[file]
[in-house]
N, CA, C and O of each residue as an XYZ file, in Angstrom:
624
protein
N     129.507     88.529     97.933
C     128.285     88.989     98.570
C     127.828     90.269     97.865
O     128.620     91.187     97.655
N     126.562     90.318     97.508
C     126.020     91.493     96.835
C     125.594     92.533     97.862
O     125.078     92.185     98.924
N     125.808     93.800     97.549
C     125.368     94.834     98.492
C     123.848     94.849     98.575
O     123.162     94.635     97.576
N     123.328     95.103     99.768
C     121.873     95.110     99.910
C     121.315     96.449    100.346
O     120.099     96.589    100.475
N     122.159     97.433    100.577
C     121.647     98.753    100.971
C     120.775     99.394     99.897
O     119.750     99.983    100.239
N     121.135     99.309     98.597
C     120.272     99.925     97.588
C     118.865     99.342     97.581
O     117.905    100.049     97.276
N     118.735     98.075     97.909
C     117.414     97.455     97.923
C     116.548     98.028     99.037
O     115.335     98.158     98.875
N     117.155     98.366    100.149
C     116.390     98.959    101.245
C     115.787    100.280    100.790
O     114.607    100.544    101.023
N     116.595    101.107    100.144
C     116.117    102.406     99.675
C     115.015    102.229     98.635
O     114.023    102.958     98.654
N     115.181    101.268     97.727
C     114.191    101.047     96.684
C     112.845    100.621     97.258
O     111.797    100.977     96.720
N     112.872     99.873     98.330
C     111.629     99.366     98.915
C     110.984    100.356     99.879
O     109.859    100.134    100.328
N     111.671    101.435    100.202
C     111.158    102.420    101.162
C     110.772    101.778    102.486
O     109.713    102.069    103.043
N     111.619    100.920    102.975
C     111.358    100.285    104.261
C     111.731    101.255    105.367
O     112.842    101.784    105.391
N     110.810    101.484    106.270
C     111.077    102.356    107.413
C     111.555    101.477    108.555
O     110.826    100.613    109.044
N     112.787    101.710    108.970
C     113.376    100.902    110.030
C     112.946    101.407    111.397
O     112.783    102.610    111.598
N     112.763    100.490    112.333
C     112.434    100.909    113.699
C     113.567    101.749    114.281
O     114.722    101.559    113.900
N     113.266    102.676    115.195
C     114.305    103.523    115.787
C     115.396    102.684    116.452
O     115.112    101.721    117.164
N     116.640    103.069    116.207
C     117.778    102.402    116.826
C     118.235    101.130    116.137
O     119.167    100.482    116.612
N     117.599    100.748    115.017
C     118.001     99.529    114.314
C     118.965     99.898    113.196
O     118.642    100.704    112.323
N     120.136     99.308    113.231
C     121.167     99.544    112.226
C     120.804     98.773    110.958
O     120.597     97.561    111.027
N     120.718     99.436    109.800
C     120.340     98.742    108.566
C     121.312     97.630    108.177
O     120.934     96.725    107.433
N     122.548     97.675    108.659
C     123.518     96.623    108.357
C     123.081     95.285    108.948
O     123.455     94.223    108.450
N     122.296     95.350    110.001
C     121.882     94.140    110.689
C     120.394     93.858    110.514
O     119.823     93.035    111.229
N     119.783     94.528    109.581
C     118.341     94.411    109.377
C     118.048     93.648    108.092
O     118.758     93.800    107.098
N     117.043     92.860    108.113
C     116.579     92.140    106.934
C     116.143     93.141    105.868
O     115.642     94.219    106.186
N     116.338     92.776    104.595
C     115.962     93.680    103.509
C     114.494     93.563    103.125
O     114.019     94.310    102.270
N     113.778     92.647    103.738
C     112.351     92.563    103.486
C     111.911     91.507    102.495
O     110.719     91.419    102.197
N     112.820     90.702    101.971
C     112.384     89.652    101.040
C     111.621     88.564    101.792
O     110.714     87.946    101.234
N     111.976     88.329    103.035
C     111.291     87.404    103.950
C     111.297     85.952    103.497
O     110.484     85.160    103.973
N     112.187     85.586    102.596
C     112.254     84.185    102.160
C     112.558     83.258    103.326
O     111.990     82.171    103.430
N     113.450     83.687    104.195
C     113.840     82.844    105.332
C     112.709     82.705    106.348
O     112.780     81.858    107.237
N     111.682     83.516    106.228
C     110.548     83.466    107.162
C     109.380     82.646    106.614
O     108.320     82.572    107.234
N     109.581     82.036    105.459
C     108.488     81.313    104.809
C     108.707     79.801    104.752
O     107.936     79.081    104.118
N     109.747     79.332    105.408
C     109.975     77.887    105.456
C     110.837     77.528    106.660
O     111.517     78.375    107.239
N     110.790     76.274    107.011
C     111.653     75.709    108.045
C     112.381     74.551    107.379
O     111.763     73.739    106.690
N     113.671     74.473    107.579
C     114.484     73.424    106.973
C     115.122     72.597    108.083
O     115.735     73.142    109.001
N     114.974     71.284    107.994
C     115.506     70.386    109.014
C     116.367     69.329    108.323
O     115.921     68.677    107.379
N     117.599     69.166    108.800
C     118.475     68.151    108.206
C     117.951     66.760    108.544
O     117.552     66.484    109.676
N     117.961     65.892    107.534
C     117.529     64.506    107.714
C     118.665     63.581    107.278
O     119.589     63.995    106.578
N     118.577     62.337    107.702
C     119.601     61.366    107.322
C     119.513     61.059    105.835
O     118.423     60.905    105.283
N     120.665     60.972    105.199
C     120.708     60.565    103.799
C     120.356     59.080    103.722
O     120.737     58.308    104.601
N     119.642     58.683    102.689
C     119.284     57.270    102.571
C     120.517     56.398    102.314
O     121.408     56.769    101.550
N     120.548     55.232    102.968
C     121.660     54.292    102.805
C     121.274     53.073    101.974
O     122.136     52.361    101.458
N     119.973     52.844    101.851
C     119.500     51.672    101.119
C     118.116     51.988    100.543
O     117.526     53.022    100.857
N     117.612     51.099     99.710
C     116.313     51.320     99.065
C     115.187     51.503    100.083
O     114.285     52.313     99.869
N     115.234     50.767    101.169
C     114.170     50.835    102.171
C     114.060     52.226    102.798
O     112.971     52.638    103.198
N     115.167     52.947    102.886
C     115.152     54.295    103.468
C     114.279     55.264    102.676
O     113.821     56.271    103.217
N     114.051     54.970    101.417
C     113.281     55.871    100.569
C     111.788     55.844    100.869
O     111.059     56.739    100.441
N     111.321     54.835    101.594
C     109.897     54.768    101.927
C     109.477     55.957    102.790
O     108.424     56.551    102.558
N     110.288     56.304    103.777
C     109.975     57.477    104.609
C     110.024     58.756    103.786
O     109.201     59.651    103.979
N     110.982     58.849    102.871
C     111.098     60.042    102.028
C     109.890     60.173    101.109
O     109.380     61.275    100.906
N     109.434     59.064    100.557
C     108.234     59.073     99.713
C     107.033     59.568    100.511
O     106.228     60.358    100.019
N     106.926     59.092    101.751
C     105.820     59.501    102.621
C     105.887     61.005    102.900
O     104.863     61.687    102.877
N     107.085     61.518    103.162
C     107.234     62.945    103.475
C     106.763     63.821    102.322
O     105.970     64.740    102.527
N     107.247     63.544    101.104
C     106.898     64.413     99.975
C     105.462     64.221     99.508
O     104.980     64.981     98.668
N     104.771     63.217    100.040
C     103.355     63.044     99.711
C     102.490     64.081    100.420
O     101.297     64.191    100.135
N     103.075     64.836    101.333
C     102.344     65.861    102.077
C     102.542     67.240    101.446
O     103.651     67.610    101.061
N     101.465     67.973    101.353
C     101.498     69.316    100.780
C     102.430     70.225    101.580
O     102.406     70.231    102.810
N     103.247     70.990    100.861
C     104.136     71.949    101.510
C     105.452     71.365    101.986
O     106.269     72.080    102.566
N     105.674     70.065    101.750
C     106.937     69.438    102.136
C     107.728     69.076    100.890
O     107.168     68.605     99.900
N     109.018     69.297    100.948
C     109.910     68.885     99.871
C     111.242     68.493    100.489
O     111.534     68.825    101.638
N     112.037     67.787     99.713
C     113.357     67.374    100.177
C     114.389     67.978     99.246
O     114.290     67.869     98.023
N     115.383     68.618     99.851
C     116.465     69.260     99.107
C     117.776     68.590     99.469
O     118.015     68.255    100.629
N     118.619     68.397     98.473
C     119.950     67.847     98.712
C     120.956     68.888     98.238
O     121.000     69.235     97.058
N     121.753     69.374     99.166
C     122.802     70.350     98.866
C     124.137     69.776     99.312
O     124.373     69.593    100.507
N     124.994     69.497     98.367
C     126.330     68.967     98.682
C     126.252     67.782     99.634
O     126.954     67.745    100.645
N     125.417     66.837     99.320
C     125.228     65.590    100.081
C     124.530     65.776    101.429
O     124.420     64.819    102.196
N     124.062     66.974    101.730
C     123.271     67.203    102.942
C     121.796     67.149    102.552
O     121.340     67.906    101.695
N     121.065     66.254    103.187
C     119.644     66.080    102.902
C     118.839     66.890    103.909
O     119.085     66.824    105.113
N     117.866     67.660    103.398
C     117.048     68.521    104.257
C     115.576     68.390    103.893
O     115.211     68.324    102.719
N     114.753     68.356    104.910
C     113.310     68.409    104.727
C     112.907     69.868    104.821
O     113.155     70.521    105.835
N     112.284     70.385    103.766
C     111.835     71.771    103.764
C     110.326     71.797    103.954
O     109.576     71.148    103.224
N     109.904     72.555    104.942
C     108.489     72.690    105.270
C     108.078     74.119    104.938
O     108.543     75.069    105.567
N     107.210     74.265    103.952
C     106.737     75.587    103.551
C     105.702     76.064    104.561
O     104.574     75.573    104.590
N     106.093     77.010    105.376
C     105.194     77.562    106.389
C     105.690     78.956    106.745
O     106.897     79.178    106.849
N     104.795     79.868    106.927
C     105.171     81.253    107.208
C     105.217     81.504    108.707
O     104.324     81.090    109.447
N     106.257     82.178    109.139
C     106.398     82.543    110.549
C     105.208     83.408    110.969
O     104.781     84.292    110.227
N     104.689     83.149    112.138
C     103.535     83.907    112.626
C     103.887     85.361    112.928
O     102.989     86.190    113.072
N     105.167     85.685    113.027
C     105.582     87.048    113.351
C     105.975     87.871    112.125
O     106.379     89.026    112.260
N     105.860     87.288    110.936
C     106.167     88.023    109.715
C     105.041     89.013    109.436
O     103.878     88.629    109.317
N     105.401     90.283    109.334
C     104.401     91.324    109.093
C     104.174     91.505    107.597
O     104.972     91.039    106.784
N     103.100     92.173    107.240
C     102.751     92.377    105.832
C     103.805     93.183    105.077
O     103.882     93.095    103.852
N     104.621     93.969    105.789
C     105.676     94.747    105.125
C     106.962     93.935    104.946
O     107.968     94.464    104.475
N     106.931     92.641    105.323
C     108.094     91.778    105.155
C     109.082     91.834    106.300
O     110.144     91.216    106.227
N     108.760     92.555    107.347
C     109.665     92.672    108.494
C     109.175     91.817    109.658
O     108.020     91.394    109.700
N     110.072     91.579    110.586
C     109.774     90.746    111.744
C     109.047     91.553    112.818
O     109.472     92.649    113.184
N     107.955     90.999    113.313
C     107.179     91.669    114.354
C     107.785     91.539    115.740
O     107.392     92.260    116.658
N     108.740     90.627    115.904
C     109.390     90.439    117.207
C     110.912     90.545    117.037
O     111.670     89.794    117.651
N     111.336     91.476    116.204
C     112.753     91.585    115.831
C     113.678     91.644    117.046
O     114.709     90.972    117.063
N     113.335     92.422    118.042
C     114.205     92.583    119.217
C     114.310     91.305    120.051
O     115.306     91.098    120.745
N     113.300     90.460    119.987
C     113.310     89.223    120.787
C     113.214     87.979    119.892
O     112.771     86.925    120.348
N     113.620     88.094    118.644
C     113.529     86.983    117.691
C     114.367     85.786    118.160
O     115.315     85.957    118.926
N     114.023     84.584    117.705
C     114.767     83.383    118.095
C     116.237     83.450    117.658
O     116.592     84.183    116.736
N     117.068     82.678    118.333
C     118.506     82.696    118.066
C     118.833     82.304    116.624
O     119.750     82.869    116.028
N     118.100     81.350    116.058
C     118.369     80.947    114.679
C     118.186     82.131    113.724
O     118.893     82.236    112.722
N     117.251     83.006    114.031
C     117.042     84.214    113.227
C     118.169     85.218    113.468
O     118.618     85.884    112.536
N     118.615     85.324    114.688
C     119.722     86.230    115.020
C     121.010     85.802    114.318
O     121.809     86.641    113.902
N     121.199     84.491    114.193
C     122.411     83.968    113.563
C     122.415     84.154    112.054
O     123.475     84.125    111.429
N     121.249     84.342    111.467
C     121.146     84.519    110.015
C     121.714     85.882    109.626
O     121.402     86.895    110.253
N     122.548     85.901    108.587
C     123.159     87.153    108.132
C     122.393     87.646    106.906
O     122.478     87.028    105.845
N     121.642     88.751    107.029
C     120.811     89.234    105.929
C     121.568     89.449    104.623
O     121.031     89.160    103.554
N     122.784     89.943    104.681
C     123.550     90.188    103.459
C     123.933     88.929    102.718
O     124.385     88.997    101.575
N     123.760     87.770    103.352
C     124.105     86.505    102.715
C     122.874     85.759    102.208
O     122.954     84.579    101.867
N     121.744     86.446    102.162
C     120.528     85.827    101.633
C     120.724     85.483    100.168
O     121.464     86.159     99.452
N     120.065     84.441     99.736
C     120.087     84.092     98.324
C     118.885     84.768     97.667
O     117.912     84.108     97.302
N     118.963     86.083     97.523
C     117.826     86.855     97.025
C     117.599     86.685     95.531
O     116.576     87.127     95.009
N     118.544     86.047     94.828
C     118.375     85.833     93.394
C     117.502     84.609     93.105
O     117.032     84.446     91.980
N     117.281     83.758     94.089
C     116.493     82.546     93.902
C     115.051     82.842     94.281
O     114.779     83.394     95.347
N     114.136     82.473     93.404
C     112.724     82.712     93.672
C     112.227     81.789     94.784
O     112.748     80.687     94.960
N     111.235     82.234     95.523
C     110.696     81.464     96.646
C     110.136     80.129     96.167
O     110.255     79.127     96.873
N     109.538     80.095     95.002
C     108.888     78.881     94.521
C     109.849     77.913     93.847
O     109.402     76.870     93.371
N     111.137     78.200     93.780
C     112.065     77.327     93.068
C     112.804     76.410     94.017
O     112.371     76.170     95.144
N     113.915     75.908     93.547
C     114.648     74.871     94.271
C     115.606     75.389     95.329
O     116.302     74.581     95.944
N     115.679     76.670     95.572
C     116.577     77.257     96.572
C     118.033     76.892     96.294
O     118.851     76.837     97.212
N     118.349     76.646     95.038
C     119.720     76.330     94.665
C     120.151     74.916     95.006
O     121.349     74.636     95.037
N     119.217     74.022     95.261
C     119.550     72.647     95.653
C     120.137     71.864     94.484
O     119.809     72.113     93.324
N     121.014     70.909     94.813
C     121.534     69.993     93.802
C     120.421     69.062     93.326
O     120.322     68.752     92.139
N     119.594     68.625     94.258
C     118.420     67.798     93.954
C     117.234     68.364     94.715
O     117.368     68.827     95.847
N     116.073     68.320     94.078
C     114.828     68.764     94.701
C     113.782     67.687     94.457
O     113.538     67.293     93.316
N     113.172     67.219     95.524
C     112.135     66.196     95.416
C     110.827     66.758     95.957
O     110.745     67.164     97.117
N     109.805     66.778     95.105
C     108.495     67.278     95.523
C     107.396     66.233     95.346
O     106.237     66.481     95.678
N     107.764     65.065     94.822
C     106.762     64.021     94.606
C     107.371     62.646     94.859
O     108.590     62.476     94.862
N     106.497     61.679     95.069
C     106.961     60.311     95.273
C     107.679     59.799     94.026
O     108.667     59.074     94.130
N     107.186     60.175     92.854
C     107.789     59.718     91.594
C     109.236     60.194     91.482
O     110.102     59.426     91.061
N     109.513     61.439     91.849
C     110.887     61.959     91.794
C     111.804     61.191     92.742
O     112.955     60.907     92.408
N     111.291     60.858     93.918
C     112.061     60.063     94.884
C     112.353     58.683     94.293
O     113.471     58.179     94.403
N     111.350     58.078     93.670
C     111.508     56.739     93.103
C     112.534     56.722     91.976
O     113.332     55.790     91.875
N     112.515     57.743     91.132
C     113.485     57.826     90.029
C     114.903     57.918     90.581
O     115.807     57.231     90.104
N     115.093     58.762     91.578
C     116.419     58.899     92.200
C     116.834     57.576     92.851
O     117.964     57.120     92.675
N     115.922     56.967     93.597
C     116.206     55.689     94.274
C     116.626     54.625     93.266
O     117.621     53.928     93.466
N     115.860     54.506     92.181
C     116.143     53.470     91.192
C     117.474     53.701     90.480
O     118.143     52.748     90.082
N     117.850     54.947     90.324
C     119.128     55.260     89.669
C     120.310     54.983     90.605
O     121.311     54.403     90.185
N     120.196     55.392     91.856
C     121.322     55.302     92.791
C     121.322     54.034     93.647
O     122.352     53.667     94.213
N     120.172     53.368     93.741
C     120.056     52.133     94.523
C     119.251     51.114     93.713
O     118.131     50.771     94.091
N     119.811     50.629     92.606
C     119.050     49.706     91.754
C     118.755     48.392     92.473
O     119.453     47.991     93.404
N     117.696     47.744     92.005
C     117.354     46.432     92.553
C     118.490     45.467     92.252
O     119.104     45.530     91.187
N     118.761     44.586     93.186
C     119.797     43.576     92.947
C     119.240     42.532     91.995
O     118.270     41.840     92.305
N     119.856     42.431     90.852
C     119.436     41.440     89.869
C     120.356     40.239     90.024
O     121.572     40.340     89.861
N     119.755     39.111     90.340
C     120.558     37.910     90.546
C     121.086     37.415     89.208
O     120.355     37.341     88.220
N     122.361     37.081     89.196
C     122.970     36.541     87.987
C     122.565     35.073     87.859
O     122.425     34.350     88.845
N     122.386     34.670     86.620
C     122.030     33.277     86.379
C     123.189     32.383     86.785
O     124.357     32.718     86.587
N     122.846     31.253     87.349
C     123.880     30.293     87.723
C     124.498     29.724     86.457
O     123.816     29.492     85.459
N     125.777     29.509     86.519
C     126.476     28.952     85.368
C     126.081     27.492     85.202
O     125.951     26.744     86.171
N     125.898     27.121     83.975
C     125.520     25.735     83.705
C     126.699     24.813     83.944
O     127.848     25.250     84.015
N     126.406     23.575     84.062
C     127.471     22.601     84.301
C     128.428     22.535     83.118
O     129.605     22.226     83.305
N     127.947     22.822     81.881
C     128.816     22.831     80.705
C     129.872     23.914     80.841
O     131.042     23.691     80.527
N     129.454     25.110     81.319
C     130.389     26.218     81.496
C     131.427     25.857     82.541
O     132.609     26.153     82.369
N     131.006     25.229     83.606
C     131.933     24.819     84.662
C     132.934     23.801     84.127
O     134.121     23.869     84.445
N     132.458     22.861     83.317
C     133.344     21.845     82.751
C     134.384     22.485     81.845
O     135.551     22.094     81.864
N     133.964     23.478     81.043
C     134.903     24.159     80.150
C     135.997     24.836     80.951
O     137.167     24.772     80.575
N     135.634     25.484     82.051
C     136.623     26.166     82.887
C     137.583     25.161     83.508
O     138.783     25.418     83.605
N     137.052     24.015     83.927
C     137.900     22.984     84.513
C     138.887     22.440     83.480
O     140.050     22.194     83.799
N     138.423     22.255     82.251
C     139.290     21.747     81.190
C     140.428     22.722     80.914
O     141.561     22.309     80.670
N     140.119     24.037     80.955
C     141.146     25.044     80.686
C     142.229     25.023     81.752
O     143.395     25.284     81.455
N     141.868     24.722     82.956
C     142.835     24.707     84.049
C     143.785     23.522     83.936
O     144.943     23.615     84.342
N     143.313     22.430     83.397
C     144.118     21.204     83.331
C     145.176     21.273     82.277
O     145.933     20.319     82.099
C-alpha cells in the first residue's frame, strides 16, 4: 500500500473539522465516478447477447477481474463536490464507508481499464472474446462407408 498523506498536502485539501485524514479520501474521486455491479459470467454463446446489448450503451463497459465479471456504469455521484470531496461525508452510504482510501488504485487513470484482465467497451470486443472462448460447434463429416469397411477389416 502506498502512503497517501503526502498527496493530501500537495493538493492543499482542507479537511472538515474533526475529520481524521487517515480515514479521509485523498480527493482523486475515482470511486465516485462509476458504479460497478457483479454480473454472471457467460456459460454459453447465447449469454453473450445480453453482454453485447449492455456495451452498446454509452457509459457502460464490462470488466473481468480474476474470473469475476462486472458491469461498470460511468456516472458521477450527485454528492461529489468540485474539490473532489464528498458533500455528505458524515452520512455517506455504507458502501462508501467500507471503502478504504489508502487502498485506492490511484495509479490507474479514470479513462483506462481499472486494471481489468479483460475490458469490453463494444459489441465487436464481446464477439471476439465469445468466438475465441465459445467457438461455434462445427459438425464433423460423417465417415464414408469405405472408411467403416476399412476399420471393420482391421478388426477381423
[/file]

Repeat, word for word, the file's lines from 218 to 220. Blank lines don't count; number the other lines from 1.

C     107.234     62.945    103.475
C     106.763     63.821    102.322
O     105.970     64.740    102.527